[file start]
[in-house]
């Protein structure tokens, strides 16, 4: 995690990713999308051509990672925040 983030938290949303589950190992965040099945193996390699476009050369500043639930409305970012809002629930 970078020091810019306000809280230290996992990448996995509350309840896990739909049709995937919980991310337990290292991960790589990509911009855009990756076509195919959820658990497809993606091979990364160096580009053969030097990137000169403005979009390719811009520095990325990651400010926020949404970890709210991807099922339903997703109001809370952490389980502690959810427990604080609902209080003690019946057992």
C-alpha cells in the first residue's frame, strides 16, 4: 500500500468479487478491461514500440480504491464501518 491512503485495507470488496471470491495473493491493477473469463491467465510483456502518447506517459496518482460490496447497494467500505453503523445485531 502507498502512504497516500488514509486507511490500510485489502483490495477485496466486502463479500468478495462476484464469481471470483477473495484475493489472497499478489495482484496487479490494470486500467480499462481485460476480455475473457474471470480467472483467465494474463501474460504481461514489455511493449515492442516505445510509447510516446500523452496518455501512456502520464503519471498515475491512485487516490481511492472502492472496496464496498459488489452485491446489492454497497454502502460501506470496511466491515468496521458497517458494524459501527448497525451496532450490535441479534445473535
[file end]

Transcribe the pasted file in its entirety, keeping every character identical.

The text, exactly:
[in-house]
């Protein structure tokens, strides 16, 4: 995690990713999308051509990672925040 983030938290949303589950190992965040099945193996390699476009050369500043639930409305970012809002629930 970078020091810019306000809280230290996992990448996995509350309840896990739909049709995937919980991310337990290292991960790589990509911009855009990756076509195919959820658990497809993606091979990364160096580009053969030097990137000169403005979009390719811009520095990325990651400010926020949404970890709210991807099922339903997703109001809370952490389980502690959810427990604080609902209080003690019946057992």
C-alpha cells in the first residue's frame, strides 16, 4: 500500500468479487478491461514500440480504491464501518 491512503485495507470488496471470491495473493491493477473469463491467465510483456502518447506517459496518482460490496447497494467500505453503523445485531 502507498502512504497516500488514509486507511490500510485489502483490495477485496466486502463479500468478495462476484464469481471470483477473495484475493489472497499478489495482484496487479490494470486500467480499462481485460476480455475473457474471470480467472483467465494474463501474460504481461514489455511493449515492442516505445510509447510516446500523452496518455501512456502520464503519471498515475491512485487516490481511492472502492472496496464496498459488489452485491446489492454497497454502502460501506470496511466491515468496521458497517458494524459501527448497525451496532450490535441479534445473535